Applying behavioural science to the way we keep, work and care for horses. I’m very proud to have co-authored this book with a group of esteemed colleagues.
Intended for people who work with horses and for owners who want to learn more, Equine Behaviour in Mind provides ideas for practical ways that changes can be incorporated into daily interactions with horses. This book advocates a mindful approach to working with horses, encouraging the reader to think in a horse-centric way. Academic behavioural research is used to underpin understanding of horse behaviour and changes that can be made to positively improve horses’ lives. The aim is to provide both the theory behind behaviour-minded horse management and the practical application to enable impactful changes to be made. Real world examples and case studies are provided to highlight these points. Horse behaviour is discussed in a range of contexts, including breeding, training and competing. A behaviourally minded approach to teaching riding, to medical and dental check-ups, to rehabilitation and rescue, and to driving change for horse welfare in both developed and developing countries is also covered. Equine Behaviour in Mind will enable readers to think critically in an objective way about how they manage and work with their horses.
A study published in the journal Social Anthropology suggests that riders and horses can together enter into a unique state of interspecies “co-being”, where human and horse evolves to “fit” better with each other, both physically and mentally.
Anita Maurstad, PhD, a professor at Norway’s University of Tromsø and Dona Davis, PhD and Sarah Cowles BA of the University of South Dakota conducted open-ended interviews with 60 riders in a variety of disciplines in Norway and the mid-west USA to explore their relationship with their horses – why they ride and how this influenced their identity and their family life. They identified three major themes: embodied moments of mutuality, engagements of two agentive individuals, and mutual domestication through being together. Through a process conceptualised as co-being, horse and human meet, attune and change as a result of their meeting, existing as one unique, combined notion within the nature-culture of the equestrian world. Rather than experiencing their horse as a reflection of themselves, riders understood their horse as a personality unique from other horses and different from themselves as humans. Physically and mentally, each species learned to adapt to the other in unique ways for the specific riding partnership, which became a collaborative practice through embodied interaction. Crucially, this relationship could only develop over time.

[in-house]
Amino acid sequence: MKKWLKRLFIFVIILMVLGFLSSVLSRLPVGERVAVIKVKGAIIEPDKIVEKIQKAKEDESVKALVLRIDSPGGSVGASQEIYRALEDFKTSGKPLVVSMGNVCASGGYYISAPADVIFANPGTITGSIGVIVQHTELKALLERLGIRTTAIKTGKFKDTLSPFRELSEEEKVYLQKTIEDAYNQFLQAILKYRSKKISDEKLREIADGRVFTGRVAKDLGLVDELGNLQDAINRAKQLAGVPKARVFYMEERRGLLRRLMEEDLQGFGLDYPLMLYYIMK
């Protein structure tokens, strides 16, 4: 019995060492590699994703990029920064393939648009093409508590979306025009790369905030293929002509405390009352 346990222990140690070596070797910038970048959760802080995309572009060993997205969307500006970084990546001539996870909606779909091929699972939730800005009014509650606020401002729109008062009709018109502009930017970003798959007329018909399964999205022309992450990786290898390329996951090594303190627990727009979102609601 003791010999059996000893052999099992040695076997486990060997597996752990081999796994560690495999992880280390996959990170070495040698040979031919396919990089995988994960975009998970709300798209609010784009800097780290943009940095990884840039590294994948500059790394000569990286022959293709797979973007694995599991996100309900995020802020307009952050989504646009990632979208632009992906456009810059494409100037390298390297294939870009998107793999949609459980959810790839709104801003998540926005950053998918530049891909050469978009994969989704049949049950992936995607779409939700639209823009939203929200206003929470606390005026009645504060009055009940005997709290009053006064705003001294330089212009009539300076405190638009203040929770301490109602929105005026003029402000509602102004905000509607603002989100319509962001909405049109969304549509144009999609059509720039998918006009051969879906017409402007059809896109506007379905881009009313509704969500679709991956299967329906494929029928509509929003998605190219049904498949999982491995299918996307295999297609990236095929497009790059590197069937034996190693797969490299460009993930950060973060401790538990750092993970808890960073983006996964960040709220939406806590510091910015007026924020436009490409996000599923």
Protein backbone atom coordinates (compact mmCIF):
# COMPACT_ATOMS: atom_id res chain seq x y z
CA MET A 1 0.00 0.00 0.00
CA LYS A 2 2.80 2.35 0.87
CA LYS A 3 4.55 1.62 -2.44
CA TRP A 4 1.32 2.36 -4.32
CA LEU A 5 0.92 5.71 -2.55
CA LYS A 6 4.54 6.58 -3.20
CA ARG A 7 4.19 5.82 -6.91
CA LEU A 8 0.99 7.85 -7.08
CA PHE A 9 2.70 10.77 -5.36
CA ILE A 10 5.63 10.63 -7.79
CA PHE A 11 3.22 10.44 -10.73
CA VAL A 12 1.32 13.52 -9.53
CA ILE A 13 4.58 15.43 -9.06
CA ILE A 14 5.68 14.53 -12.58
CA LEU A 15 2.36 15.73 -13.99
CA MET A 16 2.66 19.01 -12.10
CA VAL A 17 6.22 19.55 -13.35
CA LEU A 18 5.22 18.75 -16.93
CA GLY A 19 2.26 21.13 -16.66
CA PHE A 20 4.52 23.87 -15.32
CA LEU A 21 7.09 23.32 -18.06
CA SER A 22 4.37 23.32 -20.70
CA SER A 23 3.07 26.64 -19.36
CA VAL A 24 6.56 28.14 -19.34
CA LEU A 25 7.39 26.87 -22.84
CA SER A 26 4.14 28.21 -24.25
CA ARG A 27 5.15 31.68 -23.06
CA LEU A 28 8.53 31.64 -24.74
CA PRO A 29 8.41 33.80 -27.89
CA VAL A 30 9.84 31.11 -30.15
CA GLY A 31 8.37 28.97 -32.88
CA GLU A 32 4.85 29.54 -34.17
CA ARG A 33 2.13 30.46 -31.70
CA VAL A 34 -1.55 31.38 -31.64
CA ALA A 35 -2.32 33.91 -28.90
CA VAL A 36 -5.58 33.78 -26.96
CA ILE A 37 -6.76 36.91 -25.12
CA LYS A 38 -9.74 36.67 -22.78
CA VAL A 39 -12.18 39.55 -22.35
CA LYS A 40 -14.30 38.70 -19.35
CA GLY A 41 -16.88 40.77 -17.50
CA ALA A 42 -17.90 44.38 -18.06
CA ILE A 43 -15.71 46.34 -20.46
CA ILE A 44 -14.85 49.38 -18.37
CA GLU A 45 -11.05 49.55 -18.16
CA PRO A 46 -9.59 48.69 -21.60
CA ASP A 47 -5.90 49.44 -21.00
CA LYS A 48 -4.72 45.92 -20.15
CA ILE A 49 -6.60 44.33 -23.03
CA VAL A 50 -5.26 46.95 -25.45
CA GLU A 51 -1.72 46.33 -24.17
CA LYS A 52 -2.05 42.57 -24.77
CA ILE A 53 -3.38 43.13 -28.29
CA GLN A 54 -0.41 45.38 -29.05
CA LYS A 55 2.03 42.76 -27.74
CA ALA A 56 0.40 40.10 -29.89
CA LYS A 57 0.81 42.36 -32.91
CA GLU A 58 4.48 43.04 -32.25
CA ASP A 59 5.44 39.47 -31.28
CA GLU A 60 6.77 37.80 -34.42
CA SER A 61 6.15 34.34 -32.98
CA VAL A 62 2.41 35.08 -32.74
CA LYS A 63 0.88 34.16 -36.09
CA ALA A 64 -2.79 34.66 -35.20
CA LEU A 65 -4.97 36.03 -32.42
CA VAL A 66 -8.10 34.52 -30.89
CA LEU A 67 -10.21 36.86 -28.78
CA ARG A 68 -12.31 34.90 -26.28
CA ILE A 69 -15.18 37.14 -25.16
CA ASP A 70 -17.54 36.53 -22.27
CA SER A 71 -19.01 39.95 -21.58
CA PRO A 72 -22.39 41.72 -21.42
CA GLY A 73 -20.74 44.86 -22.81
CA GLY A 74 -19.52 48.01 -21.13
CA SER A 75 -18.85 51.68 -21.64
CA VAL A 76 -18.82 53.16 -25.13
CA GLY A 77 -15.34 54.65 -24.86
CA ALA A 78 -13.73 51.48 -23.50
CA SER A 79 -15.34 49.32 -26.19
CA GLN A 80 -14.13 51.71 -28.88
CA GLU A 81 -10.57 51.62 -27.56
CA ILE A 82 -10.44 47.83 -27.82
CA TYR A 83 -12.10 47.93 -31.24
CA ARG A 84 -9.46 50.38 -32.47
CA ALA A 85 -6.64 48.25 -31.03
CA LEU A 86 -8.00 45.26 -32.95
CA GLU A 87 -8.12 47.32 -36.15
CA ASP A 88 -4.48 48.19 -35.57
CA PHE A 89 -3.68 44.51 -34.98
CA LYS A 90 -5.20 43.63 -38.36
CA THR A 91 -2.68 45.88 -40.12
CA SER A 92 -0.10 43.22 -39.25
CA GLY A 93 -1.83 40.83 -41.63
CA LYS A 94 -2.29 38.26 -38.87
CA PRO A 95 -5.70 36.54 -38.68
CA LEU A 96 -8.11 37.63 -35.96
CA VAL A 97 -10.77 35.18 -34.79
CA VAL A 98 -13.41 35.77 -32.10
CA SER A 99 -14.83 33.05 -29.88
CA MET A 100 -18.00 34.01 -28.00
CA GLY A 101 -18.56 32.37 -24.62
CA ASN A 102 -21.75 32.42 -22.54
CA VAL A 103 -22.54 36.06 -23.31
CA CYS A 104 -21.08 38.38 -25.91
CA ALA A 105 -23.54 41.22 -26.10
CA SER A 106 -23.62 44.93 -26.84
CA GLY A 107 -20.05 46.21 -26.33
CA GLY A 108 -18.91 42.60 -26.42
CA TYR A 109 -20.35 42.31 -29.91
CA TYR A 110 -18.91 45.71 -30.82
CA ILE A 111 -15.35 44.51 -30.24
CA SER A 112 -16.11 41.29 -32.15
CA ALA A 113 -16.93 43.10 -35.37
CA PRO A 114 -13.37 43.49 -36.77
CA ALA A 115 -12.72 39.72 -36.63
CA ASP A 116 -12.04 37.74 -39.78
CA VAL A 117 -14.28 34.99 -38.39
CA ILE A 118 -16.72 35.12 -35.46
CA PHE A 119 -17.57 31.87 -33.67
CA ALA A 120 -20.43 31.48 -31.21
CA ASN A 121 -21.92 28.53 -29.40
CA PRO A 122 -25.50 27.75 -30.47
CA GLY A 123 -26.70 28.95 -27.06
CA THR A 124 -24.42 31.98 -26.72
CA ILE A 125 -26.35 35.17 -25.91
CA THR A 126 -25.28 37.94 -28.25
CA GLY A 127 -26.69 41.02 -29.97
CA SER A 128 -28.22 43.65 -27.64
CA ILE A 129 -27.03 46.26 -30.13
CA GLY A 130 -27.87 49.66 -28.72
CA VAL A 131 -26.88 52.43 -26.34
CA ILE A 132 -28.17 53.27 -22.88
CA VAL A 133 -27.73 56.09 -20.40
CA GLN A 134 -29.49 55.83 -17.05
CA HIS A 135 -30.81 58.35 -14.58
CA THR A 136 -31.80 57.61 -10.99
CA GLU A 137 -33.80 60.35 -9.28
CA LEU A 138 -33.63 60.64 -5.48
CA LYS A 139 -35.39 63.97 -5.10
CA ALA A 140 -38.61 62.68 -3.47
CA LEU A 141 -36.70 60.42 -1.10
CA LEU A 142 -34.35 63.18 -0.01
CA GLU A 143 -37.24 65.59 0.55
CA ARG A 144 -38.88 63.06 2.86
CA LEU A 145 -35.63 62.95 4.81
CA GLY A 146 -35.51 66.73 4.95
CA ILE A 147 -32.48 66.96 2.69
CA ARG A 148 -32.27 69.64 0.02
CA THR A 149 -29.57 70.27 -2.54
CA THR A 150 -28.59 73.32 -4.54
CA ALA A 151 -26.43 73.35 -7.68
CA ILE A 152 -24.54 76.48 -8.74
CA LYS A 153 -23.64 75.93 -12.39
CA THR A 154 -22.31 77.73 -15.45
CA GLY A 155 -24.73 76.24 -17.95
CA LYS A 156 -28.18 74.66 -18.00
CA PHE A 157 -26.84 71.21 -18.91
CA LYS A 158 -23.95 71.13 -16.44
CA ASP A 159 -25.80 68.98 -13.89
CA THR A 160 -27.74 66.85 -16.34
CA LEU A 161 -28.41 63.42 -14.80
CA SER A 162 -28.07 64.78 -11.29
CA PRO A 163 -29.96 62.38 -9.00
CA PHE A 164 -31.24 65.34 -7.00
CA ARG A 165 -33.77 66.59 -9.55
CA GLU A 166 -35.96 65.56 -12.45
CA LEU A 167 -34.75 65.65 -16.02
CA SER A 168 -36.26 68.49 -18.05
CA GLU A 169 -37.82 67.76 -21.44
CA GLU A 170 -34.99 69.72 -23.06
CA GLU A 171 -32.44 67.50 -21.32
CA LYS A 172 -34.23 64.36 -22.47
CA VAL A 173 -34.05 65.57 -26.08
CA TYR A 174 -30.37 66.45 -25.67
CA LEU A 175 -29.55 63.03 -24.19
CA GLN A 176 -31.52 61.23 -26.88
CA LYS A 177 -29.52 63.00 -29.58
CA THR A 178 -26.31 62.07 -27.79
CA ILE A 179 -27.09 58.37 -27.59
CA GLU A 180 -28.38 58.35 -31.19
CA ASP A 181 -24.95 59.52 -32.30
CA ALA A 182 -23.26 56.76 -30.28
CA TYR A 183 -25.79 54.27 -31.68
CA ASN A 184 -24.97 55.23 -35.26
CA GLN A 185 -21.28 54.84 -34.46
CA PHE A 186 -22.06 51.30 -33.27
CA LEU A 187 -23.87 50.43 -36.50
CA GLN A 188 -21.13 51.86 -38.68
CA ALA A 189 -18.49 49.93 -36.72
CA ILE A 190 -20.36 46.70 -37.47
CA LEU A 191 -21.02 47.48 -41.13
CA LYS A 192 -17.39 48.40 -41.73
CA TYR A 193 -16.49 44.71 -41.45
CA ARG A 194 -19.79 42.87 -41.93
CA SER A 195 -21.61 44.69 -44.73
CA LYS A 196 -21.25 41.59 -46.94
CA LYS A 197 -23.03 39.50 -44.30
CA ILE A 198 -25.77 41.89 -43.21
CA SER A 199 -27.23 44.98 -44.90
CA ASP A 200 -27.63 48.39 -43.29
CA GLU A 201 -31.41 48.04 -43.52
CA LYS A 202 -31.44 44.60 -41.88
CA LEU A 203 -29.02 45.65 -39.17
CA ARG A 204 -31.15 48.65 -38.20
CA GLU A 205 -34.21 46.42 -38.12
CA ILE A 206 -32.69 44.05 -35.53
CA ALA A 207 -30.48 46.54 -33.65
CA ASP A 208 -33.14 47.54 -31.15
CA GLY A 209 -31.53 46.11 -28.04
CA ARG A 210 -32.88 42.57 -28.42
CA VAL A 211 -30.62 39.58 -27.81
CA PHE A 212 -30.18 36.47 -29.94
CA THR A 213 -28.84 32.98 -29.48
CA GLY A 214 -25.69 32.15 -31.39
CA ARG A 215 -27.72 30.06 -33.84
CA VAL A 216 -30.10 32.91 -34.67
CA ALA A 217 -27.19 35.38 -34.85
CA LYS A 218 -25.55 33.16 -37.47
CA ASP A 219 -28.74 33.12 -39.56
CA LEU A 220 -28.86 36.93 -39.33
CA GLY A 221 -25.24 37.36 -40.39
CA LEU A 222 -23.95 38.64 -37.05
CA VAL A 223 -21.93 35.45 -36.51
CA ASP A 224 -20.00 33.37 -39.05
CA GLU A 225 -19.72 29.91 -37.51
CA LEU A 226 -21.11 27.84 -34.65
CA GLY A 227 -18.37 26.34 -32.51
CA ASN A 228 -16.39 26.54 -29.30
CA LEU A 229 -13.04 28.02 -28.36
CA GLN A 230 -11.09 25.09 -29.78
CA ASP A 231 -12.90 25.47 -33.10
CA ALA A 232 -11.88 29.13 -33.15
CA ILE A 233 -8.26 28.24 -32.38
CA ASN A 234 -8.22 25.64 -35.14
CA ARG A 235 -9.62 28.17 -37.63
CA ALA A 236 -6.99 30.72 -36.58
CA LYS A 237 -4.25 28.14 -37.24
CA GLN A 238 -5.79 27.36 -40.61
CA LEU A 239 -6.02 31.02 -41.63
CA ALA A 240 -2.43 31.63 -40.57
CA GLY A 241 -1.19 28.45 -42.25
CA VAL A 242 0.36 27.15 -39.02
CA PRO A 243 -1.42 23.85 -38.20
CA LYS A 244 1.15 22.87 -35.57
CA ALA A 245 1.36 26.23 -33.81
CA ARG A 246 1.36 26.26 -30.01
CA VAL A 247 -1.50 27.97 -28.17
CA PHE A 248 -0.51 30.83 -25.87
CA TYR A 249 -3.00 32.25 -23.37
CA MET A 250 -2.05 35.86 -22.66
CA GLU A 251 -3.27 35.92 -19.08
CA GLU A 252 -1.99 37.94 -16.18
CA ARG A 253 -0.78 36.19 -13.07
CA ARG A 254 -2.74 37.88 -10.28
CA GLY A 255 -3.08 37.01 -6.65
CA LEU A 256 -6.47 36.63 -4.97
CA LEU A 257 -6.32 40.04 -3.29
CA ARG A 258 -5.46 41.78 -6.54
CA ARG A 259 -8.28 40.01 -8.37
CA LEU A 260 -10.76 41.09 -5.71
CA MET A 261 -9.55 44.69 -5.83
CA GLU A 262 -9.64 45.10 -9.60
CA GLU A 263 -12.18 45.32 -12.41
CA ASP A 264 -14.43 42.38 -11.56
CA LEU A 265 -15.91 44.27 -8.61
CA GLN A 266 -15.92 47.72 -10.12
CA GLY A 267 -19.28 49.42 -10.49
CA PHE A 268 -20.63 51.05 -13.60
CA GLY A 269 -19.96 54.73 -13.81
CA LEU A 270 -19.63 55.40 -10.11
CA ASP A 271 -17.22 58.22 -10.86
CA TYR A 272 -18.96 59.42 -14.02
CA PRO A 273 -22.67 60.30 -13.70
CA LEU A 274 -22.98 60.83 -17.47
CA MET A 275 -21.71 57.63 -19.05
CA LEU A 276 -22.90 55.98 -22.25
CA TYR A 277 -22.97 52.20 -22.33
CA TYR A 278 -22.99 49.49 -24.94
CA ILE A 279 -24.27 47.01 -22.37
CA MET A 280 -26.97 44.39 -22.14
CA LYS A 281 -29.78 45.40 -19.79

Riders experienced beneficial physical and therapeutic qualities as a result of their connection with their horse. Horses, whether they are owned for leisure, sport or therapeutic activities, exist partly with humans and partly with other horses, and it is argued that they learn as individuals within a horse-rider pair partnership to relate in ways that bring them benefits. It’s further suggested that this is beneficial for equids as a natural-cultural species; however questions of choice and control within the horse-human relationship, and wider issues of anthropocentrism, must be considered.
I met the lovely photographer behind these amazing animal portraits when I was on my Wadi Rum trail ride in March. Check out Corinne’s amazing shots, she really captures a variety of characters! (Click the link below)
Studio Plan B
A short, instructive video about the effect of the bit in the horse’s mouth. Find out why your horse opens his mouth when you take up a contact.
Equine behaviourist Felicity George reports on the 2012 conference of the International Society for Equitation Science (ISES), a not-for-profit organisation that aims to enhance horse welfare and improve the horse-rider relationship by facilitating research into equine training. Covering a wide range of equine matters including equine and rider phsyiology and training, our emotional response to horses, use of the whip, Join-Up, “overshadowing”, vet visits, equine stress, new technologies to evaluate riders’ aids…. Felicity presents a thorough and thoughtful reflection of the many and varied conference presentations, some of which are already having significant practical effect, others have sparked somewhat heated debate!
An email enquiry today had as its footnote a quote from long rider A F Tschiffely, and sent me right back to my childhood when I read this amazing book, Tschiffely’s Ride. Tschiffely rode two Criollo horses over 10,000 miles from Buenos Aires to Washington DC in 1925, arriving there in 1928 after many and varied adventures. The horses had been feral on the Pampas and had only recently been rounded up when Tschiffely procured them at ages 15 and 16. He called them Mancha (spotted) and Gato (cat). They turned their noses up at oats and alfalfa, preferring to eat coarse straw, and after they were done helping A.F.T. to complete what is hailed as the epic horse journey of all time they lived on to the fine ages of 32 and 37.
Later on Tschiffely wrote a second book about his ride, entitled The Tale of Two Horses, telling the story of the epic journey as seen through the eyes of Mancha y Gato. I read that as a child too – would love to revisit it now and see what I think this time round!